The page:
The Wine of Solitude

Written by Irène Némirovsky
Review by Janet Hancock

First published in France in 1935 yet only available in English since 2011, The Wine of Solitude is the most autobiographical novel of Irène Némirovsky, the Russian Jew born in Kiev in 1903, who in 1919 fled civil war via St Petersburg and Helsinki to the rootless rich in France. As in several of her novels, the theme of this introspective book is a girl’s revenge on her mother. ‘Only the blood of an old wound,’ Némirovsky wrote, ‘can give colour to a work of art in the right way.’ The fictional Irène is Hélène daughter of Boris Karol, a peasant who has made good, and his lustful, spiteful wife, Bella, who resents her only child. Lonely, neglected, Hélène turns to her French governess for affection. When Bella discovers what her teenage daughter has written about a dysfunctional family, the governess is blamed and dismissed, and dies soon after. Hélène plans, and ultimately achieves, her revenge.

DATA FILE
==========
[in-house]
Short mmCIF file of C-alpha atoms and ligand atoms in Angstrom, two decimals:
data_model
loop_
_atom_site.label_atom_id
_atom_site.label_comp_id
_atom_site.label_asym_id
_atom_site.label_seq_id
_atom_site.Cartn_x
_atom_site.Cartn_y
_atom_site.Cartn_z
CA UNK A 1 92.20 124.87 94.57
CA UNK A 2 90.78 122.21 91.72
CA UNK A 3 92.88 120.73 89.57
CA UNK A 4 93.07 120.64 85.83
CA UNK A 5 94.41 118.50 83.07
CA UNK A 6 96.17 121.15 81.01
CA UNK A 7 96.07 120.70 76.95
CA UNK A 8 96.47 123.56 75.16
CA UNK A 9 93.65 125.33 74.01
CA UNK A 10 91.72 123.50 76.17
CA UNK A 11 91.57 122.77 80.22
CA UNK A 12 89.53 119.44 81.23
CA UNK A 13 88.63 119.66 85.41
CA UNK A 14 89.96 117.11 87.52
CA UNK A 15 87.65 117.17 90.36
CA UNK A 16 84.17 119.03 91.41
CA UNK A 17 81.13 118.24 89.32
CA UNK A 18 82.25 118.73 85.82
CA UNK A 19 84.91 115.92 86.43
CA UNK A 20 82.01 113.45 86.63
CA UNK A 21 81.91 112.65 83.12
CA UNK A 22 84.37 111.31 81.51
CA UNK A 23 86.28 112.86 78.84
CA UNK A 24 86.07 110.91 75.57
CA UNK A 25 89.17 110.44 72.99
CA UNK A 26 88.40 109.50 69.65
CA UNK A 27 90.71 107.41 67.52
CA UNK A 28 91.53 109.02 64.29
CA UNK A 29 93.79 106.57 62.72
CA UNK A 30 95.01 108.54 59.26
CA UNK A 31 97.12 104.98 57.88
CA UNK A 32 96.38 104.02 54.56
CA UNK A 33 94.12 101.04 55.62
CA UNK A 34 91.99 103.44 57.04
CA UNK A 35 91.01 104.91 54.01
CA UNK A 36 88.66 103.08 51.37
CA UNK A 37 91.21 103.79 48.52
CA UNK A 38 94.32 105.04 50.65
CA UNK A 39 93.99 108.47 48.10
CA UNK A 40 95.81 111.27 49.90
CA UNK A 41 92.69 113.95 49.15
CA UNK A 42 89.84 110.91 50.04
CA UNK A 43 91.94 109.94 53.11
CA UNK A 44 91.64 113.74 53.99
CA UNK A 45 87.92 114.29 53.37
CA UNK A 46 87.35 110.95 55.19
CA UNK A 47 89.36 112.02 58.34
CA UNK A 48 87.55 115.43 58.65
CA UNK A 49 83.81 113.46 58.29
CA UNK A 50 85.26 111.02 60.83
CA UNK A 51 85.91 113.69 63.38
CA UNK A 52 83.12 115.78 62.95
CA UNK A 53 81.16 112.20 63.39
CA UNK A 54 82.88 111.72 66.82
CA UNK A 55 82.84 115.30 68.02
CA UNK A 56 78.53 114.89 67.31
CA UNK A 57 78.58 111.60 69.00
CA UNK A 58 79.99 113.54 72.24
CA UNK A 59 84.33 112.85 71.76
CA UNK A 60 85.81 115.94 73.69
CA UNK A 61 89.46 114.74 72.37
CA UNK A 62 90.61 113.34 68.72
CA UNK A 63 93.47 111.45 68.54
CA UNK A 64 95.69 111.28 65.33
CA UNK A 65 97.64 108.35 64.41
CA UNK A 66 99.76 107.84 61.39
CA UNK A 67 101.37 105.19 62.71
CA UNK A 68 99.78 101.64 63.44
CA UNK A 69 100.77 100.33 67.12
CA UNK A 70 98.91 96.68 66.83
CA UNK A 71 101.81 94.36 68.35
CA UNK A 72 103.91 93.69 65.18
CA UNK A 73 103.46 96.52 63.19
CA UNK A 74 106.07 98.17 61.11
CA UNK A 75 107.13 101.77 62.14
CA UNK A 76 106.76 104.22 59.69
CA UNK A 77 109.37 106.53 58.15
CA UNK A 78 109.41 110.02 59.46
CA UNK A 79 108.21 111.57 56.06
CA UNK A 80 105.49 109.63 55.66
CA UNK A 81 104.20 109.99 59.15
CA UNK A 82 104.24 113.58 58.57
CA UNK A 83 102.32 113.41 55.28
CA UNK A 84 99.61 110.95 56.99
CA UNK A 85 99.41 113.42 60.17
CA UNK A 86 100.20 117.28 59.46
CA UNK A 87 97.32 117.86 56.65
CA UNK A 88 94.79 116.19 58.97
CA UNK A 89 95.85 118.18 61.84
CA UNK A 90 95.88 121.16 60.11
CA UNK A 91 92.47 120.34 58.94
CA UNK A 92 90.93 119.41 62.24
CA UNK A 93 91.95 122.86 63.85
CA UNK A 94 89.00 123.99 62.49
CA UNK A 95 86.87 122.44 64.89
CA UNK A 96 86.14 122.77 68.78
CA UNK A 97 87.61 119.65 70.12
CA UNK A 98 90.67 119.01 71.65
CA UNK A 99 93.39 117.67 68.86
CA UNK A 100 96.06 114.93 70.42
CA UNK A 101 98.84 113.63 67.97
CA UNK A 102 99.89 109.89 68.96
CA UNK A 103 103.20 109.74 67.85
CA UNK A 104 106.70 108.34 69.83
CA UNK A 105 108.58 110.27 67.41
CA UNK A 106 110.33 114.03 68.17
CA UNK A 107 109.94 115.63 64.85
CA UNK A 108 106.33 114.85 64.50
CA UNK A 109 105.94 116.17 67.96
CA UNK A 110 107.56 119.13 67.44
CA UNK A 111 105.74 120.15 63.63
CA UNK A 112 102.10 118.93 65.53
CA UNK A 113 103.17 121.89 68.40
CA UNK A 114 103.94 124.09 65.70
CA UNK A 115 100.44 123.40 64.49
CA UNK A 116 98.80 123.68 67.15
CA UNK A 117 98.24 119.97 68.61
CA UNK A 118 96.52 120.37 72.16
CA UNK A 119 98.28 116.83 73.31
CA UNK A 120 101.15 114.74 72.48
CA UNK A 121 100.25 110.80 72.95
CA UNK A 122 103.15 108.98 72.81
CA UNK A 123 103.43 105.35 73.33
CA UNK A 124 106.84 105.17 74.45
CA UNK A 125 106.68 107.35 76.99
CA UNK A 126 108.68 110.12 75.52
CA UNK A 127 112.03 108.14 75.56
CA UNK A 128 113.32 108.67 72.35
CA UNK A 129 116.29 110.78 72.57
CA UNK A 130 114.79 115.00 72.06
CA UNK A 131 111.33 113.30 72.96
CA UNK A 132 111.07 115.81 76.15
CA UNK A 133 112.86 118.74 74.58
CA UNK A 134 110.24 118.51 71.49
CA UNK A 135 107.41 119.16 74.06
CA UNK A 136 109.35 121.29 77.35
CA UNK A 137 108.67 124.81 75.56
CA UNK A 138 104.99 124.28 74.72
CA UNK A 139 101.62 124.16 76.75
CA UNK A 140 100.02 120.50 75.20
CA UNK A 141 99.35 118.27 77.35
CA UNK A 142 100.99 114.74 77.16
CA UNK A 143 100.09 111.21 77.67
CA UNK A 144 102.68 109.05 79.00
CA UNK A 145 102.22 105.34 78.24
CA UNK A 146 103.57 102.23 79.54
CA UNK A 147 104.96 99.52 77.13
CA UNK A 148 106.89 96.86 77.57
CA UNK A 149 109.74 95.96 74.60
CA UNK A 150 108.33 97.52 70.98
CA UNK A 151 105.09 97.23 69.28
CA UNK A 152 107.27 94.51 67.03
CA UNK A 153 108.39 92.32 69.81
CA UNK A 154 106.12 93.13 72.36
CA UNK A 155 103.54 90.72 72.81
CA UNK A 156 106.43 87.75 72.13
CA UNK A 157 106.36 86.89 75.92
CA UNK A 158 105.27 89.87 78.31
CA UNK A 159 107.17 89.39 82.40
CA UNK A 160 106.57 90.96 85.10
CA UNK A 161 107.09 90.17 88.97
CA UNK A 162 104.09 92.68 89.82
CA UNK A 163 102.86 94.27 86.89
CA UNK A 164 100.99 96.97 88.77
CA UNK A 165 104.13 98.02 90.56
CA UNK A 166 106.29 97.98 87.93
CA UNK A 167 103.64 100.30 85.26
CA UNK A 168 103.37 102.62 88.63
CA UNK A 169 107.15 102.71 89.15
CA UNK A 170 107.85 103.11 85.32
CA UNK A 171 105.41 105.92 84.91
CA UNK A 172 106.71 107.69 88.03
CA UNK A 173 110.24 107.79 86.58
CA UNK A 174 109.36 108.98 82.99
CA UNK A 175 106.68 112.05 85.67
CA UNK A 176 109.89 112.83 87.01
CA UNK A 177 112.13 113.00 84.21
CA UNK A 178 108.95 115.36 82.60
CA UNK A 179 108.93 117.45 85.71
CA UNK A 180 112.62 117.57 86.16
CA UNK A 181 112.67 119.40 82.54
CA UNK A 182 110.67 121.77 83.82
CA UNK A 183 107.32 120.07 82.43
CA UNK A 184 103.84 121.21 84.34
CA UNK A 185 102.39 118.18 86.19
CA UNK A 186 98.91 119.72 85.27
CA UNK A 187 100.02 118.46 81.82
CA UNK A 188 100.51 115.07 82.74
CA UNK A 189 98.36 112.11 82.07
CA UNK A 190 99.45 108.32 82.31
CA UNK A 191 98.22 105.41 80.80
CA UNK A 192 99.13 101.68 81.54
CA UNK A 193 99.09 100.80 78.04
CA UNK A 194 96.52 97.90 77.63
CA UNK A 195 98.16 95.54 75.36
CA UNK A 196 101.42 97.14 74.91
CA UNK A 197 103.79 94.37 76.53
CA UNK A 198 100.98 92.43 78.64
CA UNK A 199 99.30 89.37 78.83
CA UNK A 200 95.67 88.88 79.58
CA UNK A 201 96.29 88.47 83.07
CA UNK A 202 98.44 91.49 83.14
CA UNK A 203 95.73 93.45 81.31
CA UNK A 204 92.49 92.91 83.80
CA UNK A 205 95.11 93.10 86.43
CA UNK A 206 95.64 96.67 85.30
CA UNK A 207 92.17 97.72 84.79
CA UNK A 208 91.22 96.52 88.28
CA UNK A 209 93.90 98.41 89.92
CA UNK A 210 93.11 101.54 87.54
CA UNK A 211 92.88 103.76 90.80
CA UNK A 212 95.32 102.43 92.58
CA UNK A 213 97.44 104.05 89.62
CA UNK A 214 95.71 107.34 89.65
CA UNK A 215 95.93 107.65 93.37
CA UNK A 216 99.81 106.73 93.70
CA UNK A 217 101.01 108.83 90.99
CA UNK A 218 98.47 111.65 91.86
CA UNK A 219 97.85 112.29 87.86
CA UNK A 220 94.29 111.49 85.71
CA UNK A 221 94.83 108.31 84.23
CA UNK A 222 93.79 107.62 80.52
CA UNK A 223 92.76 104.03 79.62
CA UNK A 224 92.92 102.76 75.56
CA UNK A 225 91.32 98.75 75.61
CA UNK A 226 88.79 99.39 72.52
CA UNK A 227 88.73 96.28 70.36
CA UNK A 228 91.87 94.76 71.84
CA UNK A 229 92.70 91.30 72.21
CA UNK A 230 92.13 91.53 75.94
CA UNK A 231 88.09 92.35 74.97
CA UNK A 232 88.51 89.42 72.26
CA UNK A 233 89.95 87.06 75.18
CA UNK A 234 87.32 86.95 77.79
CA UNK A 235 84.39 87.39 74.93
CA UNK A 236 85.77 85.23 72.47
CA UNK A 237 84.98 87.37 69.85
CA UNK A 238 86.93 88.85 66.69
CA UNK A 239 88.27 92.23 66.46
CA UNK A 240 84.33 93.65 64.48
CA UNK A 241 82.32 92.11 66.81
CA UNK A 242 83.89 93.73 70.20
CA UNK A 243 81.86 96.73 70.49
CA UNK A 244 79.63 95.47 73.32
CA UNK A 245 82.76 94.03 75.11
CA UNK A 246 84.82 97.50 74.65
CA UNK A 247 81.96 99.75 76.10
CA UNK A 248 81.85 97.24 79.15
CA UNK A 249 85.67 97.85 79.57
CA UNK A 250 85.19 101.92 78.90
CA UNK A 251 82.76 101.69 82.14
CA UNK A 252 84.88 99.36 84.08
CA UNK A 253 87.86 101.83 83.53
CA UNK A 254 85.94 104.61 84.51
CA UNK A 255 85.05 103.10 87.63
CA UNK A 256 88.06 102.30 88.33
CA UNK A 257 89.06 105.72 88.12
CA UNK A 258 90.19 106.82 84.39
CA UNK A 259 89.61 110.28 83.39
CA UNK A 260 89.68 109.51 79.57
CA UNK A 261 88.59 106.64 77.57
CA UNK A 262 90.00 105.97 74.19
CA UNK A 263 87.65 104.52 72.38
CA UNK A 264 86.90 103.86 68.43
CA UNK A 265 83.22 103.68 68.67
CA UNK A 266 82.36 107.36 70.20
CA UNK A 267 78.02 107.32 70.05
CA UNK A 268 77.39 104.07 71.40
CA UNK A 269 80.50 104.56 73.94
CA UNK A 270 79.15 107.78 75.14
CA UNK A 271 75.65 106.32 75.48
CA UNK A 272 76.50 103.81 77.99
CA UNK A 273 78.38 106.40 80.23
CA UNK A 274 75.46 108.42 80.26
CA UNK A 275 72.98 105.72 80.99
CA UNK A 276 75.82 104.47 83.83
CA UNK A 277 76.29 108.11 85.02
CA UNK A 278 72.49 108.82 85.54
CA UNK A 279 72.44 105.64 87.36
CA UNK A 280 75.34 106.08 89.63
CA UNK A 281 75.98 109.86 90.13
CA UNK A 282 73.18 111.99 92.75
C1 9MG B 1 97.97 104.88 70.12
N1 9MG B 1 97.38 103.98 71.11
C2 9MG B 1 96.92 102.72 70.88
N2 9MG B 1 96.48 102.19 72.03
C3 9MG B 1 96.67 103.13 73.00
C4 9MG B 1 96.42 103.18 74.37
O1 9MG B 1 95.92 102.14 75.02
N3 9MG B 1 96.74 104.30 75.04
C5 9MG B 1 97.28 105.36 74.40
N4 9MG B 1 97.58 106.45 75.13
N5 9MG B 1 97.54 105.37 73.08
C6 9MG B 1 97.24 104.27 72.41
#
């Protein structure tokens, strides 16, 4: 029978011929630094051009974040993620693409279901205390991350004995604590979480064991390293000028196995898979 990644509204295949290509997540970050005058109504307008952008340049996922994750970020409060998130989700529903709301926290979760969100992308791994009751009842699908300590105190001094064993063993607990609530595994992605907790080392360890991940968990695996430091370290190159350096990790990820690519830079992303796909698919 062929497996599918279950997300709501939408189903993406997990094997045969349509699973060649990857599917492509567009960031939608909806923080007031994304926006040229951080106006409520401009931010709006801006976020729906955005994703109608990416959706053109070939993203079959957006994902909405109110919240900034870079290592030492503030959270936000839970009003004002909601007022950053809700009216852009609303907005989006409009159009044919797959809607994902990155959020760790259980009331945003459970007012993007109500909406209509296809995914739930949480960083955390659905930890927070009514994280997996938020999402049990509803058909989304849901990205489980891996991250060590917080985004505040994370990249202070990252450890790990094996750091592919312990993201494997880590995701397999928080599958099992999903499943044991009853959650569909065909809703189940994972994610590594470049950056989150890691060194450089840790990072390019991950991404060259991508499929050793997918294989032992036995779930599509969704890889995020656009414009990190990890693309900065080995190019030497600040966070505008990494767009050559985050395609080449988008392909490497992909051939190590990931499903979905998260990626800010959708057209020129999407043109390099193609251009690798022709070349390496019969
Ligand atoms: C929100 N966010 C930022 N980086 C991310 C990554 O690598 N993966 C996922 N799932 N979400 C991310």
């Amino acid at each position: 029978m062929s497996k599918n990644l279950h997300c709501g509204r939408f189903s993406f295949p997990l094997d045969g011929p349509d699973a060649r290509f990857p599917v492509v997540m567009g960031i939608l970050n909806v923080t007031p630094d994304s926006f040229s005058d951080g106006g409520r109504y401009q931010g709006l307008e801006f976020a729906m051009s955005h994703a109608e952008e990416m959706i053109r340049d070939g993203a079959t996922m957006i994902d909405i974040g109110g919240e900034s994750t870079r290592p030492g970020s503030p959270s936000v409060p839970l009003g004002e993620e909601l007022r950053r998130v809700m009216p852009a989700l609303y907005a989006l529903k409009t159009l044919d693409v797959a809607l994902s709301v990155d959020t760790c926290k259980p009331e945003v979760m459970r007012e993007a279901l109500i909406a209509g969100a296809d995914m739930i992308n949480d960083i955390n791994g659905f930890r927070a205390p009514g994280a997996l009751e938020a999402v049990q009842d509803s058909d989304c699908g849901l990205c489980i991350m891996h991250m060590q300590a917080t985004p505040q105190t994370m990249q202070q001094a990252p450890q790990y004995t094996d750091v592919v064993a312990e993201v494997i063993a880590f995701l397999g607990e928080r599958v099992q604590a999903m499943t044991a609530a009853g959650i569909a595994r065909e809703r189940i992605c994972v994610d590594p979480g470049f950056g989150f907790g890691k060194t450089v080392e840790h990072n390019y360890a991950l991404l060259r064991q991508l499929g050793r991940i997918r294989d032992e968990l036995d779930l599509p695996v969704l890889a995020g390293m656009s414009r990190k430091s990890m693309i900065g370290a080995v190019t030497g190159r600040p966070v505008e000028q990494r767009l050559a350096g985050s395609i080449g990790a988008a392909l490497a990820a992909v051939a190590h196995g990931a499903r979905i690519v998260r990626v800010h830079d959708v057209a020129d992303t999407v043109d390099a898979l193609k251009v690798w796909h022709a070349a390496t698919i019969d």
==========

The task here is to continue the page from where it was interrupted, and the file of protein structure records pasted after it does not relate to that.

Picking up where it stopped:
There is beauty in Némirovsky’s atmospheric, descriptive prose: the cold and snow of Finland; the light and spring leaves in Paris. Historical references are brief: Reds and Whites fighting near the town; sewing money and valuables into clothing; the Romanov heir ten thousand francs in debt to Boris Karol in Biarritz. Nothing detracts from the cruel, melancholy relationship between Hélène, Bella, Boris, and Bella’s lover Max. The ending is profound. Twenty-one-year-old Hélène faces a future alone with her cat and a suitcase of belongings, ‘but my solitude is powerful and intoxicating.’ Had Irène Némirovsky not perished in Auschwitz in 1942, she might have become the finest French novelist of the 20th century.